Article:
Just one caveat; if you like to recharge by watching YouTube, perusing Facebook, etc., beware of the constant stimulation of screen time can drain your brain further.
#2 Use clear expectations & better communication
The day I toured the tower, there were three air traffic controllers and a supervisor. Each ATC had a specific job with set expectations. They were continuously talking to each other, using a continuous stream of communication. There wasn’t just one pair of eyes watching and protecting the friendly skies, there were four.
How do you communicate with your tribe and family? How does everyone know what is expected? There are a ton of great collaborative apps that can significantly reduce the frustration.
Even a whiteboard on the fridge might be enough. Just make sure everyone is on the same page. No one is a mind reader.
#3 Get it out of your head!
When you are inundated with information, it starts to whirl around in your brain. Then the anxiety and stress flags start to fly as you begin to worry that you will forget something. Overwhelm taps you on the shoulder because you cannot make heads or tails of everything you’re supposed to know. To cope with this stress, we often hide behind social media, surf the web, or binge-watch a TV show.
It’s time to get the information out of your head and externalize it. Find a system that works for you. For example, to manage all the planes that are taking off and landing, an ATC has a system to track information about each plane. They have to know and recall specific information about each flight. They track the type of plane, destination, and any other special details related to the pilot’s flight. To do this they use a block system. The ATC writes the relevant information on a block. They then stack the blocks based on their position in line for takeoff. Once the plane has taken off, the plane is transferred to the air route traffic controller, then that block is removed from the stack. Each ATC can also be seen writing notes on a scratch pad.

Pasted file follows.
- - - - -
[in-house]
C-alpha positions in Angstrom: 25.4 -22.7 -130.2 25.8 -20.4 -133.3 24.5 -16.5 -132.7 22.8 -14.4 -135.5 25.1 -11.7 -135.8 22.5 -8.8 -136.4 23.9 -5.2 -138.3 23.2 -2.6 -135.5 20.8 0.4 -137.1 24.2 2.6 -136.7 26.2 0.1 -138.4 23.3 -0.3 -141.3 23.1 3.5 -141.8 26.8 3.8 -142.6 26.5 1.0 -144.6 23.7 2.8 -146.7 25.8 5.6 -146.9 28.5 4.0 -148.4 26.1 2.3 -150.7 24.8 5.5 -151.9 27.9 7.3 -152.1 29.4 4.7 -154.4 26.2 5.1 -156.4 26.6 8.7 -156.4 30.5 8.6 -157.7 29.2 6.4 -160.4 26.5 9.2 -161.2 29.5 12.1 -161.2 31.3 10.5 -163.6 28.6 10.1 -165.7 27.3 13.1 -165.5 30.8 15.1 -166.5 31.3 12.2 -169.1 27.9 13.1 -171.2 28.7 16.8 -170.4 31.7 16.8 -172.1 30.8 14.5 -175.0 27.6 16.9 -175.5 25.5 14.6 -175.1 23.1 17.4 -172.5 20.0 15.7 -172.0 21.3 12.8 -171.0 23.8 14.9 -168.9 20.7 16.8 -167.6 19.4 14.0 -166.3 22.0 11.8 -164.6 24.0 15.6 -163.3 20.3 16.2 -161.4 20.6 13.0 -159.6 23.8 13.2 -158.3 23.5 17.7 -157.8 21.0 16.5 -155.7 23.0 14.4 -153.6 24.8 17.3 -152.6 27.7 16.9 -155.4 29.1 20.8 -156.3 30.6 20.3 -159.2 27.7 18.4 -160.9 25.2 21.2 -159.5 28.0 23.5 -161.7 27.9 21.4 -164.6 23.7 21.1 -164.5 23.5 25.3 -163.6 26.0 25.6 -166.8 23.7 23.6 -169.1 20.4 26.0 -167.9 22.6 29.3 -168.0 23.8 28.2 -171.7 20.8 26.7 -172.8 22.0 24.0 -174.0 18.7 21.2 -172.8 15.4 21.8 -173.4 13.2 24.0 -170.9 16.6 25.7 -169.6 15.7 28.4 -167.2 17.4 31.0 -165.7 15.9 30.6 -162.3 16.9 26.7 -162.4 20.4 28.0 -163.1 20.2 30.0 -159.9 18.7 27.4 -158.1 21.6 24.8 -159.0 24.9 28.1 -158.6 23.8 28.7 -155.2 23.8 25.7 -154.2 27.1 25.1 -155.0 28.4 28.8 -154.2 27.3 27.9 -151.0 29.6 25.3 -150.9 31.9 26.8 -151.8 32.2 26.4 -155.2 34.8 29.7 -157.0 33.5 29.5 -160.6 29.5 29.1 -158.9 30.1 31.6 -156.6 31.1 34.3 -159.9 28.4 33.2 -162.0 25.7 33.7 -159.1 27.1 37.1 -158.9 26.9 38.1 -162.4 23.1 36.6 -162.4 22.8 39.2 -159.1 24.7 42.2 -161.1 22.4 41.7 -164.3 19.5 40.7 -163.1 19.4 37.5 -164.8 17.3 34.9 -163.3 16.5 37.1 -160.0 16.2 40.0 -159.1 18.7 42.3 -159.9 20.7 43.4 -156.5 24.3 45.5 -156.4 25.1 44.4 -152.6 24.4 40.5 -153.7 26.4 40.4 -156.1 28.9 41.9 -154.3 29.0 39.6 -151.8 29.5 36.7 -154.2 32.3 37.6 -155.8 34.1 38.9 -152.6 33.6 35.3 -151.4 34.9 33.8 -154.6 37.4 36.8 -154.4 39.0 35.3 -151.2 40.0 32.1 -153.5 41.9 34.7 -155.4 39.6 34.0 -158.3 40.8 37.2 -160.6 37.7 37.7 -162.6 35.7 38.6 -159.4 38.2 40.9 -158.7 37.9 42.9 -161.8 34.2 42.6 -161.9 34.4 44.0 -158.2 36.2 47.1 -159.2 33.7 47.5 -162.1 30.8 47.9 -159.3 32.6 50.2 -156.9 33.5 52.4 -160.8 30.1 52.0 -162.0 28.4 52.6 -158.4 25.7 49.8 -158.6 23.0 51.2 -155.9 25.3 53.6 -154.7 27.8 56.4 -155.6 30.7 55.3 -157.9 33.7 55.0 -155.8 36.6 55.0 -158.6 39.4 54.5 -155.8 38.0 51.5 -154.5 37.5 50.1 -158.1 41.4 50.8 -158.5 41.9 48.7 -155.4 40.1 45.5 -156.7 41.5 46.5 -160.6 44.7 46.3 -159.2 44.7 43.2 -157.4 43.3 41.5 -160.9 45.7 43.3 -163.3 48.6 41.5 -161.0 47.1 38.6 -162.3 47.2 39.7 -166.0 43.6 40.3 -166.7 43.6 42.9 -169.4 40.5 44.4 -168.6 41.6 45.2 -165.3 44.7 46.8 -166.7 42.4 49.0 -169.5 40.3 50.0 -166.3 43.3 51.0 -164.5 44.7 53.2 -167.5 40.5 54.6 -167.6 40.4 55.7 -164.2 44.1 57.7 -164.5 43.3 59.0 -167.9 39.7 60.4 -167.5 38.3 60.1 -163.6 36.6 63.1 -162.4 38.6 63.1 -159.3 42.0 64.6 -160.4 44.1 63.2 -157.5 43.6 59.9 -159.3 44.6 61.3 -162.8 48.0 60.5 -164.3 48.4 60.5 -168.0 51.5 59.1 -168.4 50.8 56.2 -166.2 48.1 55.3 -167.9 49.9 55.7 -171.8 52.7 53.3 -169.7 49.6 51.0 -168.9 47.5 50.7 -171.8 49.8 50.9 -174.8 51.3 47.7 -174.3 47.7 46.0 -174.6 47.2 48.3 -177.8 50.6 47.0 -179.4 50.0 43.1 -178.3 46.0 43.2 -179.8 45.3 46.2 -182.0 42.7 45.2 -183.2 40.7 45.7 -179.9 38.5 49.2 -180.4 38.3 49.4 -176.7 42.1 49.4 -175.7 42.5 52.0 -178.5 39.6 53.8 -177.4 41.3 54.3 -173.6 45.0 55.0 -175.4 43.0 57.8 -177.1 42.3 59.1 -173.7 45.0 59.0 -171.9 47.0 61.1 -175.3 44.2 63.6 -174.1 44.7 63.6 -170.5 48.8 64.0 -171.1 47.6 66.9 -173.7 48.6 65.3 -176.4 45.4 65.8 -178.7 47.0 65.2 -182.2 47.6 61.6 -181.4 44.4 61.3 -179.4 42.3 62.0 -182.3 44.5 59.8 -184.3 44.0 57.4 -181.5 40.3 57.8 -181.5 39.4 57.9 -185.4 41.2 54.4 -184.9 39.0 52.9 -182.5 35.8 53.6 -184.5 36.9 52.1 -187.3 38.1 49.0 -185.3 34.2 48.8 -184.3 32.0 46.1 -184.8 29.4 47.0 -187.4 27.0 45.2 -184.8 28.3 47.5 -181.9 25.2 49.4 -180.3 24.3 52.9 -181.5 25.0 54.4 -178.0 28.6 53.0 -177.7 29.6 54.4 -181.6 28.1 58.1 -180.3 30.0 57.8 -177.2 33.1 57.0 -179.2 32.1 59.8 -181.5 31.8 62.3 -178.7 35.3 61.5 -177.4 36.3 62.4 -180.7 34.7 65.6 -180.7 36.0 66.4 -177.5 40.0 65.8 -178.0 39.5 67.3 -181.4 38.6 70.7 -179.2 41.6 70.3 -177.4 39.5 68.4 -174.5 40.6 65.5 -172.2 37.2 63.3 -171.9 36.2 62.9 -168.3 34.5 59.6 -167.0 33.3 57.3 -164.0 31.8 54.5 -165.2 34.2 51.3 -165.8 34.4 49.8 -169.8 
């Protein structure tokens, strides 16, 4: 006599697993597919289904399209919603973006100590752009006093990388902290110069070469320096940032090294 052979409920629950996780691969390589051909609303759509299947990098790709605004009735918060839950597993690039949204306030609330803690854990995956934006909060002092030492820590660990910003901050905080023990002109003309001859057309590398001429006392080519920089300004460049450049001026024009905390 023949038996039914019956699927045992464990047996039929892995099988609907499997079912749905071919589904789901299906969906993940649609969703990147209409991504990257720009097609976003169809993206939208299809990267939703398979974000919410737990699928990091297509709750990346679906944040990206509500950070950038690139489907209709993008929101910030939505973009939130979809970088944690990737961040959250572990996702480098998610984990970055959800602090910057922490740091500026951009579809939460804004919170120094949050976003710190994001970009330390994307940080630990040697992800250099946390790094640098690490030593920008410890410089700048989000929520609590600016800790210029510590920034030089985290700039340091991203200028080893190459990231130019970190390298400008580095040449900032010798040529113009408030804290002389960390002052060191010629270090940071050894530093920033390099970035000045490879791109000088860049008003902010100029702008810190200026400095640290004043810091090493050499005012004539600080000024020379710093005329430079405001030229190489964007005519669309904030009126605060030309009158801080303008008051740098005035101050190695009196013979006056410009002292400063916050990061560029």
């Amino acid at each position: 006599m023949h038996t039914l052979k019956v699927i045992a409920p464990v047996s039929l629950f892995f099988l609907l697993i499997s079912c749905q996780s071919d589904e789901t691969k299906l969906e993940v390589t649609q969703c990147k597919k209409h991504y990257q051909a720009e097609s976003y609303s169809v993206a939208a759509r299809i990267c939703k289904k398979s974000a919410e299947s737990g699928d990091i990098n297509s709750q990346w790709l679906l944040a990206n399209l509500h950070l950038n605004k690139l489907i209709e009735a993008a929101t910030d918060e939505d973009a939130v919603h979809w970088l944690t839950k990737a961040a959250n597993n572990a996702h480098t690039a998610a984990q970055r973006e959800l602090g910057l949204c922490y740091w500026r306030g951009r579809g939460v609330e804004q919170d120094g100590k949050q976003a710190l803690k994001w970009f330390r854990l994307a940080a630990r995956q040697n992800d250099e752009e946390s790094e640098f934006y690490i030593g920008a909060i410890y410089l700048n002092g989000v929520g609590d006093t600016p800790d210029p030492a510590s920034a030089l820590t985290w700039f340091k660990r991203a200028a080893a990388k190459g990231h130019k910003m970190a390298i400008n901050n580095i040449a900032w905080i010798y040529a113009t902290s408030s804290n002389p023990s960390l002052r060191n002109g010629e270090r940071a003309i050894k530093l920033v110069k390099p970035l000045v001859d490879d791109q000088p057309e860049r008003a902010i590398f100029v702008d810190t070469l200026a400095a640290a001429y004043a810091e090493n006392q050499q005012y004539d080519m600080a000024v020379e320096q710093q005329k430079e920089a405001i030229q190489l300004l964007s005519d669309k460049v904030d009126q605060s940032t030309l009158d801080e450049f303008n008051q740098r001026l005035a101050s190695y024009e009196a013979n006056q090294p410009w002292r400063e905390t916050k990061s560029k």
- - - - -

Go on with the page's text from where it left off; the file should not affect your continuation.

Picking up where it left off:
When you are inundated with extensive information it is unrealistic to think you can hold all of that in mind at once while switching from one task to the other. Writing it down, whether on paper, in an App, or on a block helps offload information that gets in the way of focusing on the task at hand.
Where to start – Keep it super simple
Here’s a great place to start if you are mentally running on a hamster wheel and the idea of writing things down seems too big a leap. If you are a talker, ask a friend or your spouse to write down all the things you mentioned that are bouncing in your head. Or simply talk into your phone. (This is one of my strategies especially when I take the dog for a walk.) Take a break and after a while come back to the list.
Ask yourself what’s in and out of your control? Cross items that are out of your control off your list. (This can be quite cathartic)
Put these tasks into a productivity app like Wunderlist, ToDoist, Reminder, or your google calendar with a deadline attached. If you don’t do the task by the deadline, carry it forward up to three times. After that, ask yourself:
- Is it really important for me to do?
If it is and you are just procrastinating, do you need to find external motivators like:
- Body double, someone else keeping you company while you complete the task. For example, your friend talks to you while you clean out your closet.
- Different work environment such as a coffee shop, where other people are working, so you feel obligated to work, too.
- Can you outsource it or ask for help? It’s amazing how much time you can save by asking for guidance and assistance.
A whole new appreciation for Air Traffic Controllers
When I met the controllers at RMMA, it was clear they were passionate about what they did. They took great pride in keeping pilots, passengers, and their planes safe.
They were given the training, community, and rest necessary to stay at the top of their game. Are you supported in the same way — with compassion and space to achieve success at your own pace? If so, you will be able to marvel as you keep the dots on your radar screen from colliding!